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Car reviews - Chery - Omoda5 - EX


Omoda 5 ticks boxes for price, warranty and safety, marred by a few annoying niggles

20 Mar 2023



CHERY is back, and while it might still stand for affordable motoring, it has taken a very different direction for its second attempt at the Australian new car market. 


The first new Chery in almost a decade is the Omoda 5, a small SUV that sits in the busiest part of the Aussie automotive landscape alongside rivals like the MG ZST, GWM Haval Jolion, Kia Stonic, Hyundai Venue, Volkswagen T-Cross… you get the picture.


It’s small, and so is the price – relatively, anyway, as the brand is pitching this loaded-up little crossover model at buyers who want to get a bit of bang for their buck. As such, the two-model line-up at launch has list pricing of $29,900 before on-road costs for the base grade BX, and $32,900 + ORC for the top-spec EX tested here.


There will be other Omoda 5 variants coming with different powertrain options, including an electric version, but the ones that have arrived so far first run the same 1.5-litre turbocharged petrol four-cylinder engine, teamed with a continuously variable transmission (CVT) automatic, and front-wheel drive.


Power figures are decent, at 108kW and 210Nm, meaning this little tacker offers class-competitive grunt.


It also comes extremely well equipped, with extensive standard equipment including a pair of 10.25-inch screens (one for media, the other for the driver’s info), synthetic leather seats, keyless entry and push-button start, dual-zone climate control, rear seat air-vents, 18-inch alloy wheels, LED lighting front and rear, and much more.


Plus, the on-paper ownership prospects look good; there’s a seven-year, unlimited-kilometre warranty plan, plus seven years of roadside assist, and a seven-year/70,000km capped-price servicing plan.


Further, it achieved the maximum five-star Euro NCAP safety rating in 2022, so it ticks the boxes for safety tech – on paper, at least. In the real world, it has some of the most annoying driver ‘assist’ technology available. 

Driving impressions


The driver-assist tech is perhaps the most frustrating element of the drive experience, with overactive and overzealous active lane-keeping technology when you have the adaptive cruise control system in use.

There’s also one of the most distracting anti-distraction apparatuses I’ve ever come across; Chery employs an eye-tracking camera that will warn you if it thinks you’re not paying attention to the road. It is ridiculously impractical and actually annoyed me so much that I think I was driving worse as a result of it being on. You can turn it off, but in my experience, it turns itself back on.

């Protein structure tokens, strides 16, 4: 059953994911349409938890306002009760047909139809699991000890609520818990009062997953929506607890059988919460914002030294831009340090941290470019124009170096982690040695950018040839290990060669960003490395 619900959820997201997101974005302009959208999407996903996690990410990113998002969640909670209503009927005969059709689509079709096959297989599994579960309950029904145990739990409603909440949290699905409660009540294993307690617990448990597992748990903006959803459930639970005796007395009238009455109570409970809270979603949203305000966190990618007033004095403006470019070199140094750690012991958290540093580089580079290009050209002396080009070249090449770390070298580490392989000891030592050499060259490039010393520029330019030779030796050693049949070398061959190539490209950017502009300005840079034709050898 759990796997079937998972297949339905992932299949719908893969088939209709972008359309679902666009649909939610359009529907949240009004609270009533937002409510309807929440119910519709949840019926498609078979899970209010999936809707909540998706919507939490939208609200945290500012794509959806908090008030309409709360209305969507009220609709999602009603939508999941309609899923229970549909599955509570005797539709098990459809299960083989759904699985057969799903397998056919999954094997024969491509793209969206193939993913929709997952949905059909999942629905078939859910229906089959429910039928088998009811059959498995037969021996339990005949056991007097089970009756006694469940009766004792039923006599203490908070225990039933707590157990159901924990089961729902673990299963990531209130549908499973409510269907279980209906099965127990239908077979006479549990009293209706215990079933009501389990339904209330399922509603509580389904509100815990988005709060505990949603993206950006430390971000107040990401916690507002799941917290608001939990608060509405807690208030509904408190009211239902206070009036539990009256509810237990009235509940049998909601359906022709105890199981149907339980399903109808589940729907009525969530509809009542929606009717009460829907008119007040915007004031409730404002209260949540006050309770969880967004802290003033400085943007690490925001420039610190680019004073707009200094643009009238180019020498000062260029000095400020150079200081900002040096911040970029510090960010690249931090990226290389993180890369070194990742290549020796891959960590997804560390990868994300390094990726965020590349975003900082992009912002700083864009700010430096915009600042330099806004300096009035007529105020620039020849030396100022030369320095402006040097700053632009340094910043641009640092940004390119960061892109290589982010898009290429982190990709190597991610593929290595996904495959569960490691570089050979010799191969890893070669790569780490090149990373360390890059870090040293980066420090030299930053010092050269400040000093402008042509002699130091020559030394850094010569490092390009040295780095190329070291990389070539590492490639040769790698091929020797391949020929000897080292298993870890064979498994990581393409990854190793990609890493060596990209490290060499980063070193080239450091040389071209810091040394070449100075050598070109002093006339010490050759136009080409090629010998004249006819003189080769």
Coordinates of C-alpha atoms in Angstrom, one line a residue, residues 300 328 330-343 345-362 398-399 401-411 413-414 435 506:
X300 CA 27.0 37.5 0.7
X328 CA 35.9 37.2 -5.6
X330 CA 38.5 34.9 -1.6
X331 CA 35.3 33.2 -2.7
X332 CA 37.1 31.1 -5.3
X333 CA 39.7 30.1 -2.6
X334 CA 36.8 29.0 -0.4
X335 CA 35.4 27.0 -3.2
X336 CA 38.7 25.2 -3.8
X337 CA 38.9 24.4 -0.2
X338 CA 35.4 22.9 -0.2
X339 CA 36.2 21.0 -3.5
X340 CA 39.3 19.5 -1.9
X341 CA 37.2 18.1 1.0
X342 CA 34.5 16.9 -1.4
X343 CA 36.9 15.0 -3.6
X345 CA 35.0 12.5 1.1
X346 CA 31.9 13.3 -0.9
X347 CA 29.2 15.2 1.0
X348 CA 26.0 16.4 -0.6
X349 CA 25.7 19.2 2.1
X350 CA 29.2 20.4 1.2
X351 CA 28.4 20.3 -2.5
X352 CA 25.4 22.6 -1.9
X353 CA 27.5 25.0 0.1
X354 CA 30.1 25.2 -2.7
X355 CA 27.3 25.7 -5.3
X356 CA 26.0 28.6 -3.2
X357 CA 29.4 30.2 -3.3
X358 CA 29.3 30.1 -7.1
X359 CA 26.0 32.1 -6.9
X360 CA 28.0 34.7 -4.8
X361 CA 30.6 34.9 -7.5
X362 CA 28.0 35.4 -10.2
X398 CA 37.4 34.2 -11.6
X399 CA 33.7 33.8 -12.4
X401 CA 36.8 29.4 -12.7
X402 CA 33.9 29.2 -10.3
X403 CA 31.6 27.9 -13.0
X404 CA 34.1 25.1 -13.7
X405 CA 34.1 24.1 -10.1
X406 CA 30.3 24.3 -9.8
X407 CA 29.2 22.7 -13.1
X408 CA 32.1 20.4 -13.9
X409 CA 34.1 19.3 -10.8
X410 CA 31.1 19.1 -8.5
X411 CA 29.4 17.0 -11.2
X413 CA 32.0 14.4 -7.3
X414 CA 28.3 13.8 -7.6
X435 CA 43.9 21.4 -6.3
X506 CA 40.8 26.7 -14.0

Some of the messaging displayed on the driver info screen includes ‘You have been distracted for a long time!’, and ‘You are no longer in driving condition!’. 


Tech turds aside, the drive experience leaves a bit to be desired. 


Ride quality is about the best thing the Omoda 5 has going for it, with the suspension offering up reasonably settled progress over urban lumps and bumps, and it hangs on in corners okay, too.


A shame, then, that the steering is strange. It has a very slow rack, meaning you have to turn the wheel a lot more than you probably ought to. Add to that the flat-bottom steering wheel is too big for this size of car, and it feels like you’re pushing around a bigger vehicle than it really is. Many rivals have notably better steering in terms of directness and response. 


The engine and transmission could do with further enhancement and refinement as well. There’s enough pulling power available, but the car defaults to Eco mode, meaning you won’t feel what it has to offer as it dulls the performance of the motor and CVT to a frustrating degree.

Put the car in Sport mode (my advice, leave it there!) and you will get a bit more enjoyment from the powertrain. The CVT doesn’t get as bogged down from a standstill, and it revs pretty freely with a good amount of push, too.


One more quirk for the drive experience is the shifter. It’s an electronic gear selector, but like most automatic cars it has a button on the side, where your thumb would naturally go to push the button to choose the gear you want.


However, in the Omoda 5, that button instead activates manual mode, meaning you will often find yourself in first gear (indicated on the dashboard as M1) with the engine revving incessantly. It took me four or five drives of this car to figure it out, and realise you just need to pull the gear lever down to get into D, or up into R.


Occupant comfort is okay, but not terrific. I’m 182cm tall, and anyone taller will be bumping their head on the ceiling, as the Omoda 5 has a really squashed-down roof line.


That goes for front and rear seats, and although I could sit behind my own driving position with just enough room to be comfortable, I wouldn’t want to be subjected to a really long trip back there.


If you have children there are ISOFIX points in the outboard seats and three top-tether points, and the littlies will appreciate the sunroof in the EX grade, too. Boot space is adequate, at 360 litres, meaning you can fit a pram and a bag or two alongside.


All told, the Chery Omoda 5 is a bit like one of those cheap Android mobiles you get if you can’t afford a Samsung or Google. It has all the tech, but there’s a fair bit of fine-tuning required.

Model release date: 20 March 2023

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